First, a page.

Some may be aware of the recent kerfluffle involving James Rolfe aka The Angry Video Game Nerd posting a video that quickly rose to infamy across the net where he spoke out about how he refused to watch the new Ghostbusters film. The reaction to the video has been mixed and draw heat from many different sides. I’ve seen people calling James ‘sexist’ for not backing the new all-female cast, I’ve seen others stand by him and pledging their support to help him weather the onslaughts of “Feminists and SJWs”, and I’ve mostly seen people chiming in with a just a simple “Is this really what all the huff is about?” And that’s the interesting thought to me. Why is this such a big deal? A guy can just have opinions right? Of course. But how one voices their opinion can sometimes be an opinion in itself.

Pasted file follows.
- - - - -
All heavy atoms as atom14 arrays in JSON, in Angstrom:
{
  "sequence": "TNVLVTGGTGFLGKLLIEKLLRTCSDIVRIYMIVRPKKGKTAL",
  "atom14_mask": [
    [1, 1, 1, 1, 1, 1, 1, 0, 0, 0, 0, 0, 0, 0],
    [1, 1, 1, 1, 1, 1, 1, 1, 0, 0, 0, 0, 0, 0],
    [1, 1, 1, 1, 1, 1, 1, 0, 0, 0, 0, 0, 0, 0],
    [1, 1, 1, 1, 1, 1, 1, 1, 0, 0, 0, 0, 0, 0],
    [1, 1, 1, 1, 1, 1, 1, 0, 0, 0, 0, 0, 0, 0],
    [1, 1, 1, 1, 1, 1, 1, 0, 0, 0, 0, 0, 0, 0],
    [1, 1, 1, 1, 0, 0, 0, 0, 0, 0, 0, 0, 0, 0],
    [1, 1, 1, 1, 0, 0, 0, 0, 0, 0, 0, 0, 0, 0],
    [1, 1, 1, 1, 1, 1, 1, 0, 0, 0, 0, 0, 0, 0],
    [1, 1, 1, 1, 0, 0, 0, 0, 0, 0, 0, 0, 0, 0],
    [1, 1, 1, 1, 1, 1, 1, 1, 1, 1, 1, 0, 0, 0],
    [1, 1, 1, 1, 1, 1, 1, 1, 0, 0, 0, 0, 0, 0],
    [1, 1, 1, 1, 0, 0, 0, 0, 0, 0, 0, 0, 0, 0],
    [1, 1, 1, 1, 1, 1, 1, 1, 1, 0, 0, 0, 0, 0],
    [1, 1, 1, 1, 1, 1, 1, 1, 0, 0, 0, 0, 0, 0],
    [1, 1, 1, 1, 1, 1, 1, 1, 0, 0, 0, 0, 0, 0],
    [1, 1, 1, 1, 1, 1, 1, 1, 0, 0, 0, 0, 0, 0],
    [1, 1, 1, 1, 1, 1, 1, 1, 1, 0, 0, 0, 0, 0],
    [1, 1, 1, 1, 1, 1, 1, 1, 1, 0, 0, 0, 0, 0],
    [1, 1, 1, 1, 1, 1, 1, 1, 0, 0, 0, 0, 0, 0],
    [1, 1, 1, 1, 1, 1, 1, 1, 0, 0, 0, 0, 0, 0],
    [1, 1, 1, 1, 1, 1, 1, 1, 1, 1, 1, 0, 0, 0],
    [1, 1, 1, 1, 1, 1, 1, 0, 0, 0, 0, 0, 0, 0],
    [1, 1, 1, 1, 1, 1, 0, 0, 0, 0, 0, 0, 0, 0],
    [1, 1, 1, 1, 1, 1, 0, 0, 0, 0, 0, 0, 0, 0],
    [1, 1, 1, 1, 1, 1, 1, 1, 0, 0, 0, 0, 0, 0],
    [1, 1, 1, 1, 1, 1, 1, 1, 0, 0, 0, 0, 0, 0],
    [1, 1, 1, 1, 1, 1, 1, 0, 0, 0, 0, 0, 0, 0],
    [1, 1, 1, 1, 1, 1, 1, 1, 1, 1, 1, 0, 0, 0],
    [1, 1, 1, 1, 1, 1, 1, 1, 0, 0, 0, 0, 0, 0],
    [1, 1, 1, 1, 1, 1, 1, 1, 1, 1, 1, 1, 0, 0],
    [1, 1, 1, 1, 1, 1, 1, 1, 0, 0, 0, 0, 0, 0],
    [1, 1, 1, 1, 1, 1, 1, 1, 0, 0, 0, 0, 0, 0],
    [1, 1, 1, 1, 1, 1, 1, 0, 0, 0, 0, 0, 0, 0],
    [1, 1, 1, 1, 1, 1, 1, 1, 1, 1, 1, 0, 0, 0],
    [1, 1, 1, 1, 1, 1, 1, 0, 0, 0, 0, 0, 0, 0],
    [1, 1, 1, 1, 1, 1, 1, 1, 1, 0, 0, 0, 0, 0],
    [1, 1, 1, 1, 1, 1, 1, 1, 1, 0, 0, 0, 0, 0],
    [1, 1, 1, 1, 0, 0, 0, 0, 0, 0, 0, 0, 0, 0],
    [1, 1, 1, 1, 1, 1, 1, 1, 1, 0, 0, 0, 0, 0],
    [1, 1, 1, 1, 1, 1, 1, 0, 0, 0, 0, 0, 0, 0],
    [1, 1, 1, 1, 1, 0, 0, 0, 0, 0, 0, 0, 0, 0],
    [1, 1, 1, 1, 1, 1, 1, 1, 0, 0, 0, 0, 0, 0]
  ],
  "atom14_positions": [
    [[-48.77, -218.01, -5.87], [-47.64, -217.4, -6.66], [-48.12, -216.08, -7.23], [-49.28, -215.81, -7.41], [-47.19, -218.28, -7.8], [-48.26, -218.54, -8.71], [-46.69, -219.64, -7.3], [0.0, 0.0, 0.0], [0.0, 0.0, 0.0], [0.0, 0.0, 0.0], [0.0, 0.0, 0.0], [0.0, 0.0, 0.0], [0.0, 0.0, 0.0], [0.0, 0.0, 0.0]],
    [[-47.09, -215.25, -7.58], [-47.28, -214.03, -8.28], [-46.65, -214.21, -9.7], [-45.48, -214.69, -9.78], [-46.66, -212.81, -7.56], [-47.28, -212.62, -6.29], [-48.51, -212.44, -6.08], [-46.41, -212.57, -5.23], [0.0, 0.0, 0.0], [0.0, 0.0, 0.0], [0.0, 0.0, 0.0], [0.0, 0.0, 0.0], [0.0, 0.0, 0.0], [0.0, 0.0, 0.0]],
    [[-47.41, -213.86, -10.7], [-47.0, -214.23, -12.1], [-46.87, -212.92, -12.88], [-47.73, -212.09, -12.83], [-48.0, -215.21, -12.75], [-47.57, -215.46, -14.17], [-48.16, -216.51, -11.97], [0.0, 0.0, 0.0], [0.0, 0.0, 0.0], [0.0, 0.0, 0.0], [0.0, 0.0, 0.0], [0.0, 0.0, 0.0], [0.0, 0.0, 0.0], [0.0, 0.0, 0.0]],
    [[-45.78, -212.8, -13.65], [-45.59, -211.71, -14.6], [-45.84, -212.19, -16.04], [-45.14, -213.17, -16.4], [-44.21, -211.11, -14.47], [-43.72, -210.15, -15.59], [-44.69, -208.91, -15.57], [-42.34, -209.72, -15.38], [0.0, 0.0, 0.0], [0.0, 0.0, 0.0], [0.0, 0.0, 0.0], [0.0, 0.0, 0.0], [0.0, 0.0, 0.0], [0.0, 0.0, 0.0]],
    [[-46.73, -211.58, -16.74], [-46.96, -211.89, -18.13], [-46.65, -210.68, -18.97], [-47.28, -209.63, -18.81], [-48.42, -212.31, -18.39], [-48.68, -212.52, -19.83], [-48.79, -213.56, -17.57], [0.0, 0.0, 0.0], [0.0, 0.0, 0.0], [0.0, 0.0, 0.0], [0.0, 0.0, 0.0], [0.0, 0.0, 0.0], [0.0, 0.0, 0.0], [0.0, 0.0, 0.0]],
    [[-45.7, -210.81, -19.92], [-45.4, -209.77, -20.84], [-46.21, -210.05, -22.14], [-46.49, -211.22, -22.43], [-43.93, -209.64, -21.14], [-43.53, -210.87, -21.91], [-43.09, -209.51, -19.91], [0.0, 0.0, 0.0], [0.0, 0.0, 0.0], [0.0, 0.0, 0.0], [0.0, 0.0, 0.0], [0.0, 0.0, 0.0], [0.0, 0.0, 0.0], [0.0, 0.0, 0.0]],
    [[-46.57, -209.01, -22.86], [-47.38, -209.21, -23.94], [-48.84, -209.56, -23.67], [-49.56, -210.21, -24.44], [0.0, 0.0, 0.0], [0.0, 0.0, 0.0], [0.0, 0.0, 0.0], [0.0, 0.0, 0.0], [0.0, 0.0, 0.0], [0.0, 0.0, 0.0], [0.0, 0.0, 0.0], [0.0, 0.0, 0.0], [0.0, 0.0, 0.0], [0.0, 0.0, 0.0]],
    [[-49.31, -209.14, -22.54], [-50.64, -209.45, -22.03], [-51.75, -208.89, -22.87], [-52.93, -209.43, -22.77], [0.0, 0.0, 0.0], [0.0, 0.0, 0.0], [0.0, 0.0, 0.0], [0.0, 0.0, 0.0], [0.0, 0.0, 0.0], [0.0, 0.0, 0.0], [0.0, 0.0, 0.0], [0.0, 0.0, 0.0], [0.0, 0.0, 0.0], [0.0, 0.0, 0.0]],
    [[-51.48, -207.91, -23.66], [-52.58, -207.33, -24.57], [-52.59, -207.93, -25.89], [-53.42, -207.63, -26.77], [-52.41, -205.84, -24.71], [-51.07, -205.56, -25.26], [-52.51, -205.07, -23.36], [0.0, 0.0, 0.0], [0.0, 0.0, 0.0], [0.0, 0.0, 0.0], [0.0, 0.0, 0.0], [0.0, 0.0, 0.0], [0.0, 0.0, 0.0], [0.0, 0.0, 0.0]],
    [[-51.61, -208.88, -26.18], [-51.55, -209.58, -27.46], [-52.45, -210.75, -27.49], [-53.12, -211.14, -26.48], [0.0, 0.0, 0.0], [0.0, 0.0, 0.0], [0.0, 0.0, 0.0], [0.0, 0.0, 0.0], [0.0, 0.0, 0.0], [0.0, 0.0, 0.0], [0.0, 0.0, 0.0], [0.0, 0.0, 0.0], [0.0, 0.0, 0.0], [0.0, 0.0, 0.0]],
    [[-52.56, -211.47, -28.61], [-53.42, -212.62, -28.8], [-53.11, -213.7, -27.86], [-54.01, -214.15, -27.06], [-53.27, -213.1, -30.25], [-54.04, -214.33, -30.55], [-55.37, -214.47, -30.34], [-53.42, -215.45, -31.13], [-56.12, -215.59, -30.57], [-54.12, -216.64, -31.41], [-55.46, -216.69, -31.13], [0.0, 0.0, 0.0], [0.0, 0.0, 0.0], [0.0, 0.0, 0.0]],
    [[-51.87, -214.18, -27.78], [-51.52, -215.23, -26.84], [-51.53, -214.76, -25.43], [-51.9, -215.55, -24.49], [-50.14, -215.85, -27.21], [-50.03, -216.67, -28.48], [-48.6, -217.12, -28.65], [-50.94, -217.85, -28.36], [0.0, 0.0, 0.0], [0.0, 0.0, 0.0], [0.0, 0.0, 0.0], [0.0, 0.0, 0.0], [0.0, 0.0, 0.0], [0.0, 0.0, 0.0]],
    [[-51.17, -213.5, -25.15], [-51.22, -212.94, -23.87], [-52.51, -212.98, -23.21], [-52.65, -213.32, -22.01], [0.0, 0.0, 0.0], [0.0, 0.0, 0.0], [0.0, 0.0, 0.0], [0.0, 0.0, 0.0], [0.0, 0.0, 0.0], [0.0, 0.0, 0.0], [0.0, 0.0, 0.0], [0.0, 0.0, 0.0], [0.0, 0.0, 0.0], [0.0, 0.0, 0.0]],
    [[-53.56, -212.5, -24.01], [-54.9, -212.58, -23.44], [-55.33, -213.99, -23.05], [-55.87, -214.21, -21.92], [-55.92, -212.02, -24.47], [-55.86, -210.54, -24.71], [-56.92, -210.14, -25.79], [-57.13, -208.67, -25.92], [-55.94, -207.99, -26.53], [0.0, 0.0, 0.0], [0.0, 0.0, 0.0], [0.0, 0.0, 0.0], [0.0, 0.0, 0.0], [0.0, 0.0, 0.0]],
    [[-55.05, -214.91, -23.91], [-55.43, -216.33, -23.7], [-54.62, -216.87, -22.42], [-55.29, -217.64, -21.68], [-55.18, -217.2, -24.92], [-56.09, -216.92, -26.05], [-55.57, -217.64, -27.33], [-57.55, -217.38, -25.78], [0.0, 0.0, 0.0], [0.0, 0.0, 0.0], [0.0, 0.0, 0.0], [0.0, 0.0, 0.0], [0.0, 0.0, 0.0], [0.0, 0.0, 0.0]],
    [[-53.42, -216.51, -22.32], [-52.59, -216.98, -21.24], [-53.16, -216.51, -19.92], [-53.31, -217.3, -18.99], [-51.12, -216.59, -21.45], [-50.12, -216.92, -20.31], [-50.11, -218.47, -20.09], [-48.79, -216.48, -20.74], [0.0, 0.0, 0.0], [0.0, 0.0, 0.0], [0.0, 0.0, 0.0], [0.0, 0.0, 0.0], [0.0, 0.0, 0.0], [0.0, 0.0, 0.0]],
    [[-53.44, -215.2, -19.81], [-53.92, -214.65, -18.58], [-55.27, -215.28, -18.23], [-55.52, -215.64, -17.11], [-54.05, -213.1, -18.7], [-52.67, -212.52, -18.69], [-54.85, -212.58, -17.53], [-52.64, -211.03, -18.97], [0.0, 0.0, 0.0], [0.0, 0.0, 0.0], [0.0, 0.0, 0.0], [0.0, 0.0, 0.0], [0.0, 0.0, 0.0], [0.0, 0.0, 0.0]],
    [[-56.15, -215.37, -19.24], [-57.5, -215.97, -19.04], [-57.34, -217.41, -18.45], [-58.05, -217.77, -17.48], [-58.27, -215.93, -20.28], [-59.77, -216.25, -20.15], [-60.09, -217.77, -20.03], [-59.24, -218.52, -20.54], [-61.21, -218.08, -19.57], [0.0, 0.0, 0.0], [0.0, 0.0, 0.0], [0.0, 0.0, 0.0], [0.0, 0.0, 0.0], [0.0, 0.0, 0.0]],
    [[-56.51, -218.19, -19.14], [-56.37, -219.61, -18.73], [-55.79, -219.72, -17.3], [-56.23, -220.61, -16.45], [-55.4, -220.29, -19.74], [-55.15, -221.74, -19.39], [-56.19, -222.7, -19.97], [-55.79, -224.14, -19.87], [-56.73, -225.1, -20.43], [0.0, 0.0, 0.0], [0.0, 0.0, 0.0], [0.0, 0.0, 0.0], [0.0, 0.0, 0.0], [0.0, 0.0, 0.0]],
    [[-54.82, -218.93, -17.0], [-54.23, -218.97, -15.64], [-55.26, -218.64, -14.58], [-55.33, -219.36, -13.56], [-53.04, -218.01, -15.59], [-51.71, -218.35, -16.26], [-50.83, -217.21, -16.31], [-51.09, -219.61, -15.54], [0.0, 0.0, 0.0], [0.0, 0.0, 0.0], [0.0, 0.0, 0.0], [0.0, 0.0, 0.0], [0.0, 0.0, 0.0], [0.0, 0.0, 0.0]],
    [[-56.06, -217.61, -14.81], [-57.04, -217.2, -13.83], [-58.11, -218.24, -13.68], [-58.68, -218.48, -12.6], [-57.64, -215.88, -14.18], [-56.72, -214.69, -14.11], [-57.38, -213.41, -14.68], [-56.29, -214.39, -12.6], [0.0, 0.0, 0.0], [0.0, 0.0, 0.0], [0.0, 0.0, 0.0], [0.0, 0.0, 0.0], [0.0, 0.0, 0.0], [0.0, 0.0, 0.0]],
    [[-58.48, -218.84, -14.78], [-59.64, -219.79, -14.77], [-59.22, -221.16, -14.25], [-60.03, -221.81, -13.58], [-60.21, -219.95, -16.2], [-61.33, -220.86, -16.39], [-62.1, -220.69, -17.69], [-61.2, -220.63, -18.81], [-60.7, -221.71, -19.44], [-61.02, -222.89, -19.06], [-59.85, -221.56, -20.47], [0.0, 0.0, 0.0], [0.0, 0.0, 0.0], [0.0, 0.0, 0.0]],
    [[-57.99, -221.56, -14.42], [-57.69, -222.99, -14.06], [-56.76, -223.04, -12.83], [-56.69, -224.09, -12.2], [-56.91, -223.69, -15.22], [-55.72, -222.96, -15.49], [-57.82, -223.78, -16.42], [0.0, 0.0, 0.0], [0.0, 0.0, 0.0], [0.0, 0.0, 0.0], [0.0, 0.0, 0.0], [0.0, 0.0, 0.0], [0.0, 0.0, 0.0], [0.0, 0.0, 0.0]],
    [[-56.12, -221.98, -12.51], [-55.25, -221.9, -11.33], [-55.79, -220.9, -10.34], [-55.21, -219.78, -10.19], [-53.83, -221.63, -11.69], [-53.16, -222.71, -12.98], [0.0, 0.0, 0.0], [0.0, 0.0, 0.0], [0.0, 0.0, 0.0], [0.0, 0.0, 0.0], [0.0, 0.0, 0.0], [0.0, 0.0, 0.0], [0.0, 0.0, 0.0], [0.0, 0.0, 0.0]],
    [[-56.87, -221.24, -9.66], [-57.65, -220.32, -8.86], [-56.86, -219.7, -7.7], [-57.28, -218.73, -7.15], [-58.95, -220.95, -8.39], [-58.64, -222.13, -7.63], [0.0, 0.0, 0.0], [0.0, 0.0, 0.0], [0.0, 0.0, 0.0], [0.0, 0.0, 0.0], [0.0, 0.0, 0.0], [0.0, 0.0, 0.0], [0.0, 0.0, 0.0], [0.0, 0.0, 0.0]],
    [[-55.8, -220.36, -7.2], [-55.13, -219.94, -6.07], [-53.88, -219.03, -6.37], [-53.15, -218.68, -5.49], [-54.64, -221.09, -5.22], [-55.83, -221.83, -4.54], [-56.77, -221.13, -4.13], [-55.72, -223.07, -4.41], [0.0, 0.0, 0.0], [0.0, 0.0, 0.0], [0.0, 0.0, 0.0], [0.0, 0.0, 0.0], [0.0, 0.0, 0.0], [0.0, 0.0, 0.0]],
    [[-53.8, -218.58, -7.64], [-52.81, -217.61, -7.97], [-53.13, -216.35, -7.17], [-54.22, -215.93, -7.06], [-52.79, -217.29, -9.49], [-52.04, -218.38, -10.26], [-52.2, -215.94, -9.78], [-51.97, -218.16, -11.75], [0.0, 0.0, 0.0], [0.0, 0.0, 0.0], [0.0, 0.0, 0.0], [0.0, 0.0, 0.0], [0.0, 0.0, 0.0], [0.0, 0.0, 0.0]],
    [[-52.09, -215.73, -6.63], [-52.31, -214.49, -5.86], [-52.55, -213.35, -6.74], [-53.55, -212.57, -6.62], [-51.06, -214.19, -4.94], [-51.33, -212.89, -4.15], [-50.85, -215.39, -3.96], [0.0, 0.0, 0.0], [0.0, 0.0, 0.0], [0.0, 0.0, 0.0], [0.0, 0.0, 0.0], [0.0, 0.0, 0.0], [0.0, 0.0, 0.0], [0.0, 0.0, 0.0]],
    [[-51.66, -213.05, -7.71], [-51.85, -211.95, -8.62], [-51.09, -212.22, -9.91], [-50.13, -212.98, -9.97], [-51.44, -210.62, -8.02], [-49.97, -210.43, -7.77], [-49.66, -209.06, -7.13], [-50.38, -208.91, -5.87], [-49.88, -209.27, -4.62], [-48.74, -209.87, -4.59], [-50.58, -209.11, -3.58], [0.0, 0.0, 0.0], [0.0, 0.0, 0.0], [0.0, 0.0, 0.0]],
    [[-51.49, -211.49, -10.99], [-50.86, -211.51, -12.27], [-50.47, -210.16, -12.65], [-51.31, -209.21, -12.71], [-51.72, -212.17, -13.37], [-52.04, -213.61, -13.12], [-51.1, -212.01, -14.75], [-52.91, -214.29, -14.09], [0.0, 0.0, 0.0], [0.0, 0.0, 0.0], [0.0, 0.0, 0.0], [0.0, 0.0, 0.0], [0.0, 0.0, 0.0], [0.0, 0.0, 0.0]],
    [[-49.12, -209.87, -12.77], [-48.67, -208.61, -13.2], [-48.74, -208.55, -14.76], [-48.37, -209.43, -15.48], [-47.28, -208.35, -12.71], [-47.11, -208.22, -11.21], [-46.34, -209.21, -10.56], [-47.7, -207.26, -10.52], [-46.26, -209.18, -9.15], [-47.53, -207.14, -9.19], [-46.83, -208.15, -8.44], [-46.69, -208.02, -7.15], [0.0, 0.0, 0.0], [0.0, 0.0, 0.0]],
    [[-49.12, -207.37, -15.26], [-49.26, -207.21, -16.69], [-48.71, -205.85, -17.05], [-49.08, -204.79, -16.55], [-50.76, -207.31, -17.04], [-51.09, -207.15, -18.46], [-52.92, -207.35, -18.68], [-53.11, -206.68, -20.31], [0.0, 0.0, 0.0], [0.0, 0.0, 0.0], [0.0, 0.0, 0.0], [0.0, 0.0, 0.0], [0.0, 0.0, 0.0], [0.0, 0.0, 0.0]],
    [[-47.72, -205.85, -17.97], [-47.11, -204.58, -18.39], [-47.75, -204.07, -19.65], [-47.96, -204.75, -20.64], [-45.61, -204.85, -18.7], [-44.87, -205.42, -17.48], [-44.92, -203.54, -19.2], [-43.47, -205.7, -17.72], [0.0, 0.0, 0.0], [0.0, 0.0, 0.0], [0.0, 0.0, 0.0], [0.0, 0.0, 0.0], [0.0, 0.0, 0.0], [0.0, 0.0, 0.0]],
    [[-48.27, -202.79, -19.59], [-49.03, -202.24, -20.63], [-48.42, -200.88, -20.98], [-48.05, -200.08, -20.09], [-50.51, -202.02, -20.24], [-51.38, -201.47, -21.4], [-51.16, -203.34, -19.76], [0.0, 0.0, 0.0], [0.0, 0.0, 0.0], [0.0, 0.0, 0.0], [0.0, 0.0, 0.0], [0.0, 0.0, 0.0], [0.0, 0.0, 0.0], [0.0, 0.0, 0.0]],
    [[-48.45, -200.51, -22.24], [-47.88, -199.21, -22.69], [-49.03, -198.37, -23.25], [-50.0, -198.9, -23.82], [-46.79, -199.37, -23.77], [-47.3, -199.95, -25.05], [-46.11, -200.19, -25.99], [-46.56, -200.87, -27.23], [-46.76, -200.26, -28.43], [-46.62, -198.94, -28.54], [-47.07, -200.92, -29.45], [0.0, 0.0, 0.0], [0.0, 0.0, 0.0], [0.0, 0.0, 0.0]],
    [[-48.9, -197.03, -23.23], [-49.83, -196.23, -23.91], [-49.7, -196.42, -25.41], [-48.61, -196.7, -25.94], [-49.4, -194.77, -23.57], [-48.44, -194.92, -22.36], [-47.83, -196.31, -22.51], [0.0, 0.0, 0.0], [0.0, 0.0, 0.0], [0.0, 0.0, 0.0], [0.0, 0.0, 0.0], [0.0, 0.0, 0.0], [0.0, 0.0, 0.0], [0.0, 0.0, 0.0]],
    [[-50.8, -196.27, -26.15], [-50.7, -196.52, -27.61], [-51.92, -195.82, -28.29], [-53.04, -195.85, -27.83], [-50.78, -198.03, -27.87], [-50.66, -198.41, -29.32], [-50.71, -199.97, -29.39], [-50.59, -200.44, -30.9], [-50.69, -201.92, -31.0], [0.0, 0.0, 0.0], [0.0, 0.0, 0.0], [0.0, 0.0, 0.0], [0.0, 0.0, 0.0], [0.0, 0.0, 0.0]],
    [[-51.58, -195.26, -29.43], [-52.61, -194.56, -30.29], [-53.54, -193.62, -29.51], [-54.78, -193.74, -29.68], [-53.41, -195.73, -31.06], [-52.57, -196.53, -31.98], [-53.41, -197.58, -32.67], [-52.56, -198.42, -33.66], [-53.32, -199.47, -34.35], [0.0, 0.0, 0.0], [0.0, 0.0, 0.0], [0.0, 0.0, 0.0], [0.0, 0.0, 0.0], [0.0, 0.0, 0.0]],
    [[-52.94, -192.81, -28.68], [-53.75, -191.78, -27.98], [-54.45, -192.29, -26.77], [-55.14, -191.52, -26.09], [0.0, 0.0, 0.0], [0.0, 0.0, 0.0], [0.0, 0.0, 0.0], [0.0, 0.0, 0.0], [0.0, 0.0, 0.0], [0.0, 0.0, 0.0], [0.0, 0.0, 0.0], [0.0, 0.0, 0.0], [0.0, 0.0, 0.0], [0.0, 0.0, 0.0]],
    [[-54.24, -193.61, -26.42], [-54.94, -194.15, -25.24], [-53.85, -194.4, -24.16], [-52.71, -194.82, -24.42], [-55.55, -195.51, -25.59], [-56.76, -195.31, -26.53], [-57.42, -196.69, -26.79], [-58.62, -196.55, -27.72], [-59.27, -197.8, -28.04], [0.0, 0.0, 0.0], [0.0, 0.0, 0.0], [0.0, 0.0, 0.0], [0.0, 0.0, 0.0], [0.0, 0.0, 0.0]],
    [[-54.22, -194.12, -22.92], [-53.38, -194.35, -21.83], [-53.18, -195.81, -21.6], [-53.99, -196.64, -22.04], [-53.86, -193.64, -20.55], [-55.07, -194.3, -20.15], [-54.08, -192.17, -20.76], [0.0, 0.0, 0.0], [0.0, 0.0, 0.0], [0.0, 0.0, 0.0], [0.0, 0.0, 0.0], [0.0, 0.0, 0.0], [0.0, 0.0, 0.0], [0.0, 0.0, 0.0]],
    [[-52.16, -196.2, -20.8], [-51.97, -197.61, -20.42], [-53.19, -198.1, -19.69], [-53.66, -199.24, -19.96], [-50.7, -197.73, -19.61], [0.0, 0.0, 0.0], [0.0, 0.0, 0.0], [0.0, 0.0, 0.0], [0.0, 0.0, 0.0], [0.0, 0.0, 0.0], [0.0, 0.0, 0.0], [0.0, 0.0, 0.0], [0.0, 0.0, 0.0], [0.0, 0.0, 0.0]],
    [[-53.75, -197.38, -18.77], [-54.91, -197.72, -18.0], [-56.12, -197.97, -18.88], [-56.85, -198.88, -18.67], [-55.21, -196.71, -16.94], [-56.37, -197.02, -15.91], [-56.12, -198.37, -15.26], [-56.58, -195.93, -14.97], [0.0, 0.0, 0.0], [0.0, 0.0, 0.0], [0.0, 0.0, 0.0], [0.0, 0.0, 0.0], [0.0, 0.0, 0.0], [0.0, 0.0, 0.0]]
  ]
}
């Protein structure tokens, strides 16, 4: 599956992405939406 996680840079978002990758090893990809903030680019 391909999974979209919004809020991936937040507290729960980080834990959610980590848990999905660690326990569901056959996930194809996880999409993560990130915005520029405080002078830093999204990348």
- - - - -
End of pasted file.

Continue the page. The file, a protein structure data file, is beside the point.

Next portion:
Let me first say that I am in no way condemning anyone with this post. This issue was already a massive clash of a growing cultural divide in nerd culture that predates the announcement of this film’s production. This video was much like that one offhand comment made on a day time talk show that sends the just starting to calm down guests right back in the heat. James doesn’t want to see one of his favorite movies rebooted. That’s fine. We’ve all been there with something. Especially geeks and nerds. I know I pretty much stopped seeing the Transformers movies after the first one. I know a lot of people who didn’t want to touch the newest Ninja Turtles or even the 2003 TMNT movie for pretty much the same reasons. The issue comes from the fact that this movie already had a ton of heat associated with it due to the number of voices decrying it because the cast is female becoming mingled with the voice of people who just aren’t interested, and nothing ever stays simple when gender politics enters the picture. Likewise, I don’t think the gender flip is a bad thing. I’d like to see it done more often – especially with reboots. Explore another side to things. After all, what good is a reboot if you don’t try to do SOMETHING different with it? It might not work, but that’s true with anything. I don’t know if anyone would have wanted to see a shot for shot remake of the Original Ghostbusters either. But the gender issues being brought to the fore front by this remake are a discussion worth having. A lot of ugliness has been brought to bare in the wake of this movie’s announcement and trailers. And everyone who has a personal stake one way or the other in the fight are pretty much coming to this movie with all or nothing mindsets. We win or we die.